Saudi Arabia offered a warm welcome on December 7 to Chinese President Xi Jinping, who was on his second major foreign visit after the start of his third term in October. On December 9, Mr. Xi met several Gulf Arab leaders in Riyadh. During the summits, the Chinese leader signed energy agreements worth billions, reiterated Beijing’s support for the creation of a Palestine state based on the 1967 border and welcomed a new era in the Arab-China relations. China has expanded its outreach to West Asia, particularly to the Gulf region, in recent years. Saudi Arabia and the UAE have boosted energy ties with China. Mr. Xi’s visit came at a time when the Sunni Gulf Kingdoms defied pressure from the U.S., their traditional security and strategic ally, to pump up oil production. Instead, Saudi Arabia, the de facto leader of OPEC, joined hands with Russia, its OPEC Plus ally, and cut output maintaining pressure on prices, much to the displeasure of the U.S. As the U.S.-China competition and the U.S.-Russia rivalry heat up, America’s allies in the Gulf seem to be exploring options to diversify their economic and strategic partnerships.
Afghanistan: Curbing terrorism and terrorist financing in Afghanistan, and the use of trade and connectivity routes via Iran are key to regional security said India’s National Security Adviser Ajit Doval at the India-Central Asia meeting of NSAs and Secretaries of Security Councils in Delhi on December 6. In January, Prime Minister Narendra Modi had hosted leaders of Kazakhstan, Kyrgyzstan, Tajikistan, Turkmenistan and Uzbekistan, and agreed to have security chiefs meet on a regular basis to discuss India’s “extended neighbourhood”. The [Security Advisors] discussed the current situation in Afghanistan and its impact on the security and stability of the region, reiterating strong support for a peaceful, stable and secure Afghanistan, emphasising respect for its sovereignty, unity and territorial integrity and urging non-interference in its internal affairs,” said a joint communique.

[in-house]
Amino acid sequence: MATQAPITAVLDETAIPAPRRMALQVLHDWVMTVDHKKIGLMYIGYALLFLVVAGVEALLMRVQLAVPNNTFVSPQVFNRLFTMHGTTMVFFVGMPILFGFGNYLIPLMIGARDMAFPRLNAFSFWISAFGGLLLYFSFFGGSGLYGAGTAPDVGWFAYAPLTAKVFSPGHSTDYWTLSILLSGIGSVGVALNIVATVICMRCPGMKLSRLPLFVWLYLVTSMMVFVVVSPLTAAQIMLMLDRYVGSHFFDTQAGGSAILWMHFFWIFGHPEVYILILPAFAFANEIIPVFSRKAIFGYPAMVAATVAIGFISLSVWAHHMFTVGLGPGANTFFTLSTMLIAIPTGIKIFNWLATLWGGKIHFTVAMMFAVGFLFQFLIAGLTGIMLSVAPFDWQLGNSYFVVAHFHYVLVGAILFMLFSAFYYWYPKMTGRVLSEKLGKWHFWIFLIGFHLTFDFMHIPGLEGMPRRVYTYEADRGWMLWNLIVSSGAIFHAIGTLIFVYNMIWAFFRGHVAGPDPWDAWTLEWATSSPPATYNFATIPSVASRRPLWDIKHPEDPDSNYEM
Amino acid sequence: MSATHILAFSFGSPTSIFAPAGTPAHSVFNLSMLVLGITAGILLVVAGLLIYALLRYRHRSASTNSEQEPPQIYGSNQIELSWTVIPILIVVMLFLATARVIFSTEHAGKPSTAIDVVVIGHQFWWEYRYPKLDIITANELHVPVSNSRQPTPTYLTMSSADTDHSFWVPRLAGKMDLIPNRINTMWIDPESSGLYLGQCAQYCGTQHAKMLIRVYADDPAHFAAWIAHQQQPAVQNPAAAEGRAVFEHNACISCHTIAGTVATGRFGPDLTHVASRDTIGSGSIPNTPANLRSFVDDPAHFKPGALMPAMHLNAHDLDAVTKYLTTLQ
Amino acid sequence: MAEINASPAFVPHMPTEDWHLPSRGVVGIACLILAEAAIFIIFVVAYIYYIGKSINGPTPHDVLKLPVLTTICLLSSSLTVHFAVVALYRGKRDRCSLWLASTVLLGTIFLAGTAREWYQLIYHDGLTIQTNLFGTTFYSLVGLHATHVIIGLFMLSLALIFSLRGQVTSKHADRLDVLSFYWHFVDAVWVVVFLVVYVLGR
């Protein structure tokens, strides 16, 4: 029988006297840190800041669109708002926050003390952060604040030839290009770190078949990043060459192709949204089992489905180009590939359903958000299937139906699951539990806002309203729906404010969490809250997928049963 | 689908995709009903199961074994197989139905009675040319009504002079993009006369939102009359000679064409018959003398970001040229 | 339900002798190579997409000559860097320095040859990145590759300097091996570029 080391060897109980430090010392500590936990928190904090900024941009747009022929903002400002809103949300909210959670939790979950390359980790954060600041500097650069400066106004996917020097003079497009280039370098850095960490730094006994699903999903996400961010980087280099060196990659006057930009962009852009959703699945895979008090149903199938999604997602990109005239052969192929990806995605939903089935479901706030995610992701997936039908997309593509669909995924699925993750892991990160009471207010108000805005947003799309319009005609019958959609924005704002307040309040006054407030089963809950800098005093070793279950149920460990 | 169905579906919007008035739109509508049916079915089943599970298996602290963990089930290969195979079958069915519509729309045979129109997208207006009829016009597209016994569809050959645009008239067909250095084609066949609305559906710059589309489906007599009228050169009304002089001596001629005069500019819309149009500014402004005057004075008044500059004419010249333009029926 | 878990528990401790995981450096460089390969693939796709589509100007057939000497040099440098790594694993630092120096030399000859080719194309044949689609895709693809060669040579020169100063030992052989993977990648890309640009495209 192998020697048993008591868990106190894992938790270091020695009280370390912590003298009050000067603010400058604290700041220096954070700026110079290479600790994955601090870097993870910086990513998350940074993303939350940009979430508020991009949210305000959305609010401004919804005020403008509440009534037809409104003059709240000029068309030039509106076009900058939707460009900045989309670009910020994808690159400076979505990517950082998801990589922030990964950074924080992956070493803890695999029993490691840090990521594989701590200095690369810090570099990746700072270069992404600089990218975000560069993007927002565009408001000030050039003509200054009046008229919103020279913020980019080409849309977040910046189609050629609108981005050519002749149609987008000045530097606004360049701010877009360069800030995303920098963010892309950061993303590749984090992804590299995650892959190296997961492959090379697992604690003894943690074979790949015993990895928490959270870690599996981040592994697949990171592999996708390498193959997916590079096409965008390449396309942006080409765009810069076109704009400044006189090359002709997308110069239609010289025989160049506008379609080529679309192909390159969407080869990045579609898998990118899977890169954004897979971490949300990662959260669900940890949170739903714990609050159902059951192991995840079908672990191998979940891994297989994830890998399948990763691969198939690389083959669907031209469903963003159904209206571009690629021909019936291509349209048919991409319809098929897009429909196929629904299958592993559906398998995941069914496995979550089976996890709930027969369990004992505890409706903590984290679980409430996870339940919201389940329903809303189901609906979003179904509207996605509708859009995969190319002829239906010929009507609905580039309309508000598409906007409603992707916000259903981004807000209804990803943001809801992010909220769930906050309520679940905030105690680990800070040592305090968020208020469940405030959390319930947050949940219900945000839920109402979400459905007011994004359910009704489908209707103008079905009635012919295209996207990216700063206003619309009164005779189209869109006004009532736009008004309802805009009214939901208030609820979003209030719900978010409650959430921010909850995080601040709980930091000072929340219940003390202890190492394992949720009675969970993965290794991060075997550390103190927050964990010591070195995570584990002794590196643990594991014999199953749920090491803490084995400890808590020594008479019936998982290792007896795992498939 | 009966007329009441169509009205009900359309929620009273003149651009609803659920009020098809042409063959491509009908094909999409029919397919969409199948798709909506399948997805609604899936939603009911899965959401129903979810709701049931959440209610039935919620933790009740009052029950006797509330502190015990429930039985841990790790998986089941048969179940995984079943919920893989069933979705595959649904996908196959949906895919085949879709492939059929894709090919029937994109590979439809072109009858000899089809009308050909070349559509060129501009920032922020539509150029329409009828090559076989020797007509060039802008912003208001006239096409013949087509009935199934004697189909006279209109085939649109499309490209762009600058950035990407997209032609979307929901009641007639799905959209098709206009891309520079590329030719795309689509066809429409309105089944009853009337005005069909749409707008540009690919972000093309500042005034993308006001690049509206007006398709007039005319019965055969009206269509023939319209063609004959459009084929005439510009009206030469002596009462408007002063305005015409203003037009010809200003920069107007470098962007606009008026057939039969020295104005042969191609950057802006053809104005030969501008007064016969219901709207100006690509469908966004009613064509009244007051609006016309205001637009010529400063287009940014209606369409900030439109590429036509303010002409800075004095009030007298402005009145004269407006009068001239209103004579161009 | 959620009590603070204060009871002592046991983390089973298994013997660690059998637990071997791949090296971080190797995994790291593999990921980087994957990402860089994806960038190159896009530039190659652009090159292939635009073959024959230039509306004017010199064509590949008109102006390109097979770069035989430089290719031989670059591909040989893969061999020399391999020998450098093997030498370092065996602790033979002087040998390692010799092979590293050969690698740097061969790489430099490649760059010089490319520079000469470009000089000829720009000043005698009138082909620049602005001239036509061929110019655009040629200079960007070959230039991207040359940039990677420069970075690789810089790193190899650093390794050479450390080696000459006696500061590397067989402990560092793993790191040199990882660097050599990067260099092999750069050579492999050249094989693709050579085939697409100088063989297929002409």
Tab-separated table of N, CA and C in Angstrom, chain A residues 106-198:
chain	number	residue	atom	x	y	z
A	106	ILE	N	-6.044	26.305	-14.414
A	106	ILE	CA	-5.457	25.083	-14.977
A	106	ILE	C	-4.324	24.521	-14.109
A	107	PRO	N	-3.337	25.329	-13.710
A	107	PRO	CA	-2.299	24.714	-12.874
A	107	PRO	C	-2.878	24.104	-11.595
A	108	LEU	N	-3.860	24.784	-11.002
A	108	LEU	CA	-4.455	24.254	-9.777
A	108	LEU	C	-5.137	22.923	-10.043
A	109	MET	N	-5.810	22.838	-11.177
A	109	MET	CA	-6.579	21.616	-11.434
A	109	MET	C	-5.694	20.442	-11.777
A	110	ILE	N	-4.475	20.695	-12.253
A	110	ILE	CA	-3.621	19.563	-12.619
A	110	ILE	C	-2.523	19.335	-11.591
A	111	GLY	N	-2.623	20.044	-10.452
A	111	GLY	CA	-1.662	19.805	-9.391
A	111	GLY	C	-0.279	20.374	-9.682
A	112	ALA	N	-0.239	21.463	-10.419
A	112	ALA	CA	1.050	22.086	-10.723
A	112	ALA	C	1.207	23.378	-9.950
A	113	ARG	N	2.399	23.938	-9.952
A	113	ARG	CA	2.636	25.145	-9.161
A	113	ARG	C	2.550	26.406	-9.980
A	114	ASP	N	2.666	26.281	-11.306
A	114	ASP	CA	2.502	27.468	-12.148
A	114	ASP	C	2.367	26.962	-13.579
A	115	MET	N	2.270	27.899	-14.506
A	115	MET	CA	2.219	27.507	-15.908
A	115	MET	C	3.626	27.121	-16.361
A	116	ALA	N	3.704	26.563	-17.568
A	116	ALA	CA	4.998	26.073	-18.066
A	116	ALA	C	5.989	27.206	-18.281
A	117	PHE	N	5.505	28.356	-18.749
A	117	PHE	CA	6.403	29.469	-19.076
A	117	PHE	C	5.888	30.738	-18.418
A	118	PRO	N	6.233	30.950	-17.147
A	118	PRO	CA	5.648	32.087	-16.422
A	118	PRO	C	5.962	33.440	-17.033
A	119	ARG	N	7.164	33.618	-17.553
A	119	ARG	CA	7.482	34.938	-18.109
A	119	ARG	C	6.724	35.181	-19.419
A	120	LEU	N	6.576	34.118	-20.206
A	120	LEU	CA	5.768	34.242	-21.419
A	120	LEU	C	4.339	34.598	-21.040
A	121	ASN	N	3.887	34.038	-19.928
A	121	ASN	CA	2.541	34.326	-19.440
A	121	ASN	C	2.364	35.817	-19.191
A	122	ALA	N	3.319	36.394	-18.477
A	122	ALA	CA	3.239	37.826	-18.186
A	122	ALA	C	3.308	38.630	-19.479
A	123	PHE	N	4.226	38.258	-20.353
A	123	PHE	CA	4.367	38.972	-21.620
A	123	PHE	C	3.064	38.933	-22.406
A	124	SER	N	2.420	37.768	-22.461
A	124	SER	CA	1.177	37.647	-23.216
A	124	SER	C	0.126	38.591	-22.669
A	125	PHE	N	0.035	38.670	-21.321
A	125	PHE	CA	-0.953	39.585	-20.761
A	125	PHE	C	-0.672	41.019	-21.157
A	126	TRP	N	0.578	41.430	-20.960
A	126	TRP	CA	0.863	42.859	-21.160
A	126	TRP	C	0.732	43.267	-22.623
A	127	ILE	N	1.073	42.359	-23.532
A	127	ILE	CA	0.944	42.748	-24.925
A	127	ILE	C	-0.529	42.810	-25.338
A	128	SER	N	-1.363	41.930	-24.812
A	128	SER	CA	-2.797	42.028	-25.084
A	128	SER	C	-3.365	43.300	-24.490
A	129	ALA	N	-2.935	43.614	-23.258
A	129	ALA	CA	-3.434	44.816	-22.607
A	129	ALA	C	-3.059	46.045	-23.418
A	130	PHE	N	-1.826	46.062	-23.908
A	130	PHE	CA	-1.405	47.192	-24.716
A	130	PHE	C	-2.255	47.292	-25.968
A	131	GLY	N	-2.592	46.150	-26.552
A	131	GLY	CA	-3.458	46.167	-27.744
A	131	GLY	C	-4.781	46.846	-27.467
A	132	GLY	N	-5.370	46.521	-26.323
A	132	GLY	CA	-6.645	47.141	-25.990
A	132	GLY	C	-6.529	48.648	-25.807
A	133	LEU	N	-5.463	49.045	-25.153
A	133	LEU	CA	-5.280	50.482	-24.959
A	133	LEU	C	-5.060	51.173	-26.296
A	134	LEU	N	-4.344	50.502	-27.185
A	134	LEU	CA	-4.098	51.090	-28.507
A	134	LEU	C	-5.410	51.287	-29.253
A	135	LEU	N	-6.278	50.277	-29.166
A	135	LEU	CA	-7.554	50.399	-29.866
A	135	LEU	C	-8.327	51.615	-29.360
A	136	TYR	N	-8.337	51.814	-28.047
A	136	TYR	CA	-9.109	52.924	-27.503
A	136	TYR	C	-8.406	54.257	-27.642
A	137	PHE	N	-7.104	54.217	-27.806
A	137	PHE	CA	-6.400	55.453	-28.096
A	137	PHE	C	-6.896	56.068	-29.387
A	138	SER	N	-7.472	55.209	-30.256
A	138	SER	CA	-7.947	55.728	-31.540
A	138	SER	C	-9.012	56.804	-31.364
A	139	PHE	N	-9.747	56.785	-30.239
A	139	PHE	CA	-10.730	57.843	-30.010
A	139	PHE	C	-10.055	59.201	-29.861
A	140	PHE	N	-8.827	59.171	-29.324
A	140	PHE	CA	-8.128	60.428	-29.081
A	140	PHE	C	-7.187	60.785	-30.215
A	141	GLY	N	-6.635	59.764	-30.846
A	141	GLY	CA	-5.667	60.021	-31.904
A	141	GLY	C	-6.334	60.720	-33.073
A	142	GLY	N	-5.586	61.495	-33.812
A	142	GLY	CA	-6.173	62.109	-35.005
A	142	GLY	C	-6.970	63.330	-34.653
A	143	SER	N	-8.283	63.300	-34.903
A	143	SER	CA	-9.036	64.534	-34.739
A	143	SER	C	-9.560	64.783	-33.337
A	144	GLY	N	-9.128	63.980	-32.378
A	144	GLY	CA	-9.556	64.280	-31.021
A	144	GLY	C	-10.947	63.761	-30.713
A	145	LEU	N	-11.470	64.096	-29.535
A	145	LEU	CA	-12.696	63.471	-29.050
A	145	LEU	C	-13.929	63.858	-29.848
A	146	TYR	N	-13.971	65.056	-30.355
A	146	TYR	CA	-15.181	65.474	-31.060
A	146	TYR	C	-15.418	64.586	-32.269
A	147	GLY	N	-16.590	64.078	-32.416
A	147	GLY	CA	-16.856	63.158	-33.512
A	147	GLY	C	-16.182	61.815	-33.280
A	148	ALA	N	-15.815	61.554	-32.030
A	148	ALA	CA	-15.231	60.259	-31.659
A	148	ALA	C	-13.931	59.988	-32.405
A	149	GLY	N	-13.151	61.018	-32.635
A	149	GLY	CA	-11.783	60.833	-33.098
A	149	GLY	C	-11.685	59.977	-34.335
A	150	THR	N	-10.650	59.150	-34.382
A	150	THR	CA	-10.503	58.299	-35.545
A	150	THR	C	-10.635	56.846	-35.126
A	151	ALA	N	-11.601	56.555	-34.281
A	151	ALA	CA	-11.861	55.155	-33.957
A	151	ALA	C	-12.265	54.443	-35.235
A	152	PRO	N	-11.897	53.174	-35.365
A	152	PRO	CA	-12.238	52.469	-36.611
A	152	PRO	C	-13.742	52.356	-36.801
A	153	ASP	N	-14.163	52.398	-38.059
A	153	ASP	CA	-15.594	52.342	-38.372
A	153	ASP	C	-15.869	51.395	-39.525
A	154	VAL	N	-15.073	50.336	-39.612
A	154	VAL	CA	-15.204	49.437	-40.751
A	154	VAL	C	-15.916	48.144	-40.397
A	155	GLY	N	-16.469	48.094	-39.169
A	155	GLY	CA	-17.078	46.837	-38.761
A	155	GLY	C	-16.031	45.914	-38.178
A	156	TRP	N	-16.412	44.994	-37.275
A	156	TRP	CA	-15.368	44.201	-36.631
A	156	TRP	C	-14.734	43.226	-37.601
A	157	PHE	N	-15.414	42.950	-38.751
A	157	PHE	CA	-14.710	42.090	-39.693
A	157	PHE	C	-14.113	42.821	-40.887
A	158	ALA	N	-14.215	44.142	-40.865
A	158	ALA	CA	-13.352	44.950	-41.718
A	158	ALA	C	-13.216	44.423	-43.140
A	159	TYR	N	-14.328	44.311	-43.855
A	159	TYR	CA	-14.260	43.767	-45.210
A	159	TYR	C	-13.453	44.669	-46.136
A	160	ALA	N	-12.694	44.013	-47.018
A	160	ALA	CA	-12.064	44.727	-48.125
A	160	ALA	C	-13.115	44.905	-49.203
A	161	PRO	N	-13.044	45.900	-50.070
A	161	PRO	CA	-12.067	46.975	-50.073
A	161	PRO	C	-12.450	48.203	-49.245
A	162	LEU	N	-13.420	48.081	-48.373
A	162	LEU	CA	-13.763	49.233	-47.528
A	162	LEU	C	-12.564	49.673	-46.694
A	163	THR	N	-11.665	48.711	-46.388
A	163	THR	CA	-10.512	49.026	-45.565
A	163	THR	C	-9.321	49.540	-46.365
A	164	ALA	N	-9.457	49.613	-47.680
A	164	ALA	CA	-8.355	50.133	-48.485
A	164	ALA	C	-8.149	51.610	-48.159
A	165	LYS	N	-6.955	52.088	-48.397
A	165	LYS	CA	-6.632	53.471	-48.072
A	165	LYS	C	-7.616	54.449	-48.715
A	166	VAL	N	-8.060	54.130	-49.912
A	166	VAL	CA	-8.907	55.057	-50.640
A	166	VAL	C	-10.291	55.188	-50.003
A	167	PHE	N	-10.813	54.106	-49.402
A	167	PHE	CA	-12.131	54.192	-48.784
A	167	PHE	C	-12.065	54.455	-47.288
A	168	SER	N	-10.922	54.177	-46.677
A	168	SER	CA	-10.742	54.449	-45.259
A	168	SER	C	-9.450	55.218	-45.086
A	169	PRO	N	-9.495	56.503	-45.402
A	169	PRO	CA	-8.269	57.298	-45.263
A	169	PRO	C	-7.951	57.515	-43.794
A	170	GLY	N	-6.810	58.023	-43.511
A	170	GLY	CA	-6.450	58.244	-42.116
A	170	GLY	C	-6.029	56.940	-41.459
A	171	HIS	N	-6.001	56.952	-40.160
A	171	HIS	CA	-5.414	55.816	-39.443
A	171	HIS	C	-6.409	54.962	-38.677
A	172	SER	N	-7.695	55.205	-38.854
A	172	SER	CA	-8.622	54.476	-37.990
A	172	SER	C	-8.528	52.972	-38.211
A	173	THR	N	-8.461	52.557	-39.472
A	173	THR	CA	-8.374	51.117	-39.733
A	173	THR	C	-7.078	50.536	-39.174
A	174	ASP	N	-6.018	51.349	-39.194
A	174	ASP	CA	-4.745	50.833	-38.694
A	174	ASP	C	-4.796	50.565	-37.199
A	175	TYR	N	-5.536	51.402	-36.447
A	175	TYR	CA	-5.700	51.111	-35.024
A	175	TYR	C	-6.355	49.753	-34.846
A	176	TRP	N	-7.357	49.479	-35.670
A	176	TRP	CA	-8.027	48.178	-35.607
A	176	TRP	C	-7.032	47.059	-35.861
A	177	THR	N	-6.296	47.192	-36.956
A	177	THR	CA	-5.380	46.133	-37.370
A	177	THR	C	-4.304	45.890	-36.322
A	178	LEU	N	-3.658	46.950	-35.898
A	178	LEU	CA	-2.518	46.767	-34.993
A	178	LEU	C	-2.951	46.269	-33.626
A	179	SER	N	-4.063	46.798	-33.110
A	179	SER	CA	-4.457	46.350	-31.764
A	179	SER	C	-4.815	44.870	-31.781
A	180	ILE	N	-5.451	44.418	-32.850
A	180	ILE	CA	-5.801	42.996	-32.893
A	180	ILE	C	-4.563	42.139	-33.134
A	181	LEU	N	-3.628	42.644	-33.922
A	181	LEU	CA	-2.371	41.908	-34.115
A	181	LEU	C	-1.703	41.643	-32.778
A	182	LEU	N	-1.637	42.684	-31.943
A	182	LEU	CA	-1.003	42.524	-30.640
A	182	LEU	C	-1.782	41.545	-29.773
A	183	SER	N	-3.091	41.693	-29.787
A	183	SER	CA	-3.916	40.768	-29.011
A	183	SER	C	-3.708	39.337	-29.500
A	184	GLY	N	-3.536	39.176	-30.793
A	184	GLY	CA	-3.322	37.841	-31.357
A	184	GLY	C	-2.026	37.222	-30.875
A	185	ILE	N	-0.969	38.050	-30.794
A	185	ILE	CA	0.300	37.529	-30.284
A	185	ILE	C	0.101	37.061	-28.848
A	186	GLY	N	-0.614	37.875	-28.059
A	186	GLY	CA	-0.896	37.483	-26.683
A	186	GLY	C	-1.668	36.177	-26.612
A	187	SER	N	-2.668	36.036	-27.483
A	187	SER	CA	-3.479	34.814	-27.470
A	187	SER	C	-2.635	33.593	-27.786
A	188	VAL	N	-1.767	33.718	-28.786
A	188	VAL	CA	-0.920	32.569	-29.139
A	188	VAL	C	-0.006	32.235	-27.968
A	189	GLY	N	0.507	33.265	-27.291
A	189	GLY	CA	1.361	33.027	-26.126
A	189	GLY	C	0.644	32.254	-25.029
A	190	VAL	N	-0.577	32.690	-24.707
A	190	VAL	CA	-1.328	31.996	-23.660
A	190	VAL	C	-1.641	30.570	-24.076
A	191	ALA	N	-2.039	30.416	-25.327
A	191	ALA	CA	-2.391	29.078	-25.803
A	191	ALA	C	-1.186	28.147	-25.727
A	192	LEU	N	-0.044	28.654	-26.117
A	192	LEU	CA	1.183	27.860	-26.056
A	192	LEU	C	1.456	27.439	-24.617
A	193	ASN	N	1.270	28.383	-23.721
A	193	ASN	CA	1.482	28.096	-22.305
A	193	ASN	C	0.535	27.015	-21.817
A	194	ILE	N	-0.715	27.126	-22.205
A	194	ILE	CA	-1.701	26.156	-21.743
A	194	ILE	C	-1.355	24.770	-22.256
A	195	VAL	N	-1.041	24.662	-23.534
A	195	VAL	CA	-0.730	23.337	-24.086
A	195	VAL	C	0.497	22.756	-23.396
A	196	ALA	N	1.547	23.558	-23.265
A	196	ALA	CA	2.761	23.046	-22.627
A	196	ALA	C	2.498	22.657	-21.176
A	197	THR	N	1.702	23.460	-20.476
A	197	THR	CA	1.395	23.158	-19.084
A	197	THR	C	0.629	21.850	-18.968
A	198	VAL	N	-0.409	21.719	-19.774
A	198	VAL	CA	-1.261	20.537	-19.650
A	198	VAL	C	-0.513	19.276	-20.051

Sri Lanka: In the two years since he was first elected to Parliament, Sri Lankan legislator Shanakiyan Rasamanickam has won many fans within Sri Lanka, including from the Sinhalese majority. But his recent speech in Parliament, threatening to launch a “China go home” campaign, similar to the “Gota go home” people’s movement that dislodged the former President, made more heads turn, Meera Srinivasan reports from Colombo for The Hindu Profiles.
The Top Five
1. The role of the ‘China Test’ in India’s grand strategy
It is a rather straightforward one — smart balancing China in Southern Asia and beyond must form a key element in India’s grand strategic planning and decision making, writes Happymon Jacob.
2. The G-20 can be the UN Security Council alternative
The legitimisation of the G-20 as a global arbiter in international affairs will create a multilateral instrument where all members are equal, writes T.P. Sreenivasan.
3. In Pakistan, a new army chief and old issues
What is being projected as the legacy of the outgoing army chief Gen. Bajwa is likely to be the primary challenge for the incoming Lt. Gen. Asim Munir, writes D. Suba Chandran.
4. National Resistance Front | Battle for a lost republic
Despite scant international support, Ahmad Massoud’s anti-Taliban grouping hopes to reach out to the younger generation that grew up during the 20 non-Taliban years, writes Suhasini Haidar in The Hindu Profiles.
5. What does a price cap for Russian oil mean?
Why did the Group of Seven nations feel this step was necessary? How has Russia reacted to the move? Where does India stand on imports of Russian oil? explains K. Bharat Kumar in The Hindu FAQ.